Saturday, September 23, 2023


Brand-new RV is barely off the lot when it starts falling apart

The post below is from our Facebook group RV Horror Stories. We post it here to remind you to always have a professional technician inspect an RV, new or used, before you purchase it. If this buyer had done that, there’s a good chance the original damage (that was apparently repaired without notifying the buyer) would have been noticed and brought to the buyer’s attention.

The post
“We purchased our brand new Cedar Creek 35LFT on March 2, 2020, from a dealership in Houston, Texas. On March 22, we pulled into a parking lot with a very, very small incline and it ripped the back cap loose from the trailer. We were going approximately 2 mph; this should have never happened.

“I made a post on Cedar Creek’s Facebook page and they picked it up and brought it back to their factory to repair it. The driver that returned it to the factory for us was actually the same driver that delivered it to the dealership we purchased it from and he said the same thing happened to him and he had to bring it back to Cedar Creek to be repaired. (The dealership never disclosed the previous damage to us.)

“So our unit has been repaired by Cedar Creek twice now for the same issue. A woman reached out to us after seeing our post on Cedar Creek’s Facebook page informing us that the same thing happened to them after leaving the dealership last week with their 35 LFT.

“The rear of the fifth wheel sits entirely too low to the ground and this is obviously a design flaw and is going to continue happening. I just want our money back. I’ve already reported this to NHTSA and have spoken to a few lawyers with no luck. Anyone have any recommendations on a lawyer that can handle this in Texas?”

EDITOR’S NOTE: We recommend Ron Burdge at


Chuck Woodbury
Chuck Woodbury
I'm the founder and publisher of I've been a writer and publisher for most of my adult life, and spent a total of at least a half-dozen years of that time traveling the USA and Canada in a motorhome.


  1. THERE is a lawyer, Ronald Burdge so if you Google Atty. Ronald Burdge, you will find him. He seems to specialize in RV lawsuits against dealers and manufacturers. IF there was a NON Disclosure from the dealer about the back end repair before you bought is a suit alone and then the backend falling apart again is another suit. KNOW that many RVs are junk when new these days.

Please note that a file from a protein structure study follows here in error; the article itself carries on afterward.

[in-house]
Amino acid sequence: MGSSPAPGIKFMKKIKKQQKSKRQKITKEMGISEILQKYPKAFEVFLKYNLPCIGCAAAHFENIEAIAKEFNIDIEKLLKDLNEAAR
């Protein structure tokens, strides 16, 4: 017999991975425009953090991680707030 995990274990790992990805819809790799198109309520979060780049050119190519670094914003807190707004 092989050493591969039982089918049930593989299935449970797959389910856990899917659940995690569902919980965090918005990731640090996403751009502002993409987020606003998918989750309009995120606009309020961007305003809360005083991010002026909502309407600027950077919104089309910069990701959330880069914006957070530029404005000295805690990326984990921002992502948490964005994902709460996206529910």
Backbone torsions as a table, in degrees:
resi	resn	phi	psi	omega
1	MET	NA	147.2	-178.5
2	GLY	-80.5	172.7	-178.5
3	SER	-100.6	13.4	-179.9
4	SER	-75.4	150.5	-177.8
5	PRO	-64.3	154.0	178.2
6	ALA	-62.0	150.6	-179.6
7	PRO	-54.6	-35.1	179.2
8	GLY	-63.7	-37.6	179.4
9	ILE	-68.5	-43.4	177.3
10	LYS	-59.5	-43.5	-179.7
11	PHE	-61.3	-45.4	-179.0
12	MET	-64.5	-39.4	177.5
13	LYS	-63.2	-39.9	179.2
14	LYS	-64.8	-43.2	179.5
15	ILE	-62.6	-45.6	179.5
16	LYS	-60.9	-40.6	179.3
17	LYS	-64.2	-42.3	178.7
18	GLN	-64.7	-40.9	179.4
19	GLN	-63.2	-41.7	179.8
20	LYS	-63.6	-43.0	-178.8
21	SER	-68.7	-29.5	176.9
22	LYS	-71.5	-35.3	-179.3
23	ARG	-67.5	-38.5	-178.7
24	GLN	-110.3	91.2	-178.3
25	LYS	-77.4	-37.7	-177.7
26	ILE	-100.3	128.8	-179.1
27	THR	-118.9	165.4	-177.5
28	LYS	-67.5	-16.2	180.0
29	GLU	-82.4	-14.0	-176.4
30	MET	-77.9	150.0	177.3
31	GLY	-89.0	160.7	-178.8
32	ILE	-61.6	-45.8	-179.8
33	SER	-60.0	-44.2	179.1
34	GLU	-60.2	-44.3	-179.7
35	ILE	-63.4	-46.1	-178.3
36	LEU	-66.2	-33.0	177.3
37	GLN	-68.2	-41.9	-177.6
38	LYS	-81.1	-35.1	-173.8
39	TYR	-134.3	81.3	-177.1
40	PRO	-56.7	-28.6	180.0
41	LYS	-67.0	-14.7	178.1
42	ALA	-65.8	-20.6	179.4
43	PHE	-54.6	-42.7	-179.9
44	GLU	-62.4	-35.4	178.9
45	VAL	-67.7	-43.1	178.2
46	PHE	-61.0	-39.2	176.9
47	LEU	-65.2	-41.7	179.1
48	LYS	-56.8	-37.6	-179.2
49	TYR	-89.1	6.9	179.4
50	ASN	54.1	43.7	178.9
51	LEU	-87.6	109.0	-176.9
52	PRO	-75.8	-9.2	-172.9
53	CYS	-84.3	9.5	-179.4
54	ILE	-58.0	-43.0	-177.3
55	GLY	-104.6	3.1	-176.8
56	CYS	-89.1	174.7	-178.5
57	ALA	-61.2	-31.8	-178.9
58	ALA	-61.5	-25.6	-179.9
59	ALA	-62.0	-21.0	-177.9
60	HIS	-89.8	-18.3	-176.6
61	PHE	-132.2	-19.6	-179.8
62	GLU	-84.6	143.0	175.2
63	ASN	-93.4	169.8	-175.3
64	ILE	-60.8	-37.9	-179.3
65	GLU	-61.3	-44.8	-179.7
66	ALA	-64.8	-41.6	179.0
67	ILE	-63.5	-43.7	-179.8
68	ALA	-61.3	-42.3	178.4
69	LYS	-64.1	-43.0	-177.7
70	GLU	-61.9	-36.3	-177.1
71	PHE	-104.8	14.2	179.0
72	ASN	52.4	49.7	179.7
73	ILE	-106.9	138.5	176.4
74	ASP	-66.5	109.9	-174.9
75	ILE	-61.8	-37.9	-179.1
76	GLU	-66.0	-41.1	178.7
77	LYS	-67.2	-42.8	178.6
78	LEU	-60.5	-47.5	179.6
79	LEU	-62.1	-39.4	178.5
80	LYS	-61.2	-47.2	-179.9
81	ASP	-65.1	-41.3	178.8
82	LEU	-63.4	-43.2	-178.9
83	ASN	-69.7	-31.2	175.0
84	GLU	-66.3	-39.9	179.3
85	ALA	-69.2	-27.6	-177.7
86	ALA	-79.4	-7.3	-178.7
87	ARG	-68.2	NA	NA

2. I can name alot of places that have quite a drop with rain run off systems that would have cause this damage so I think bull to comments to this professional driver crap. Even those that want to give themselves such titles. The word is seasoned driver and still learning. I watch a so called professional driver 35 years experience take 1/2 the side of his 34 ft motor home off leaving with a tree. There should be more clearance given to those larger trailers and the manufactures should constantly be reviewing new pick-up design in height set up. Then build one and test it in all situations. I wouldn’t buy any thing that doesn’t have a lot of clearance for I’m headed for the back woods, desert, boondocking.

  3. This is a very misleading title for driver error. I saw a fifth wheel driver pull into an exit only to a convenience store. The exit was a curve to keep people from driving in so it was impossible for this fiver to make it, He ran a wheel off into a ditch and buried it so as a wrecker had to lift it out and it did damage the side of the RV. I have thought and thought and I still can’t figure out a way to blame the dealer or manufacturer so this driver can get his RV fixed under warranty because it fell apart.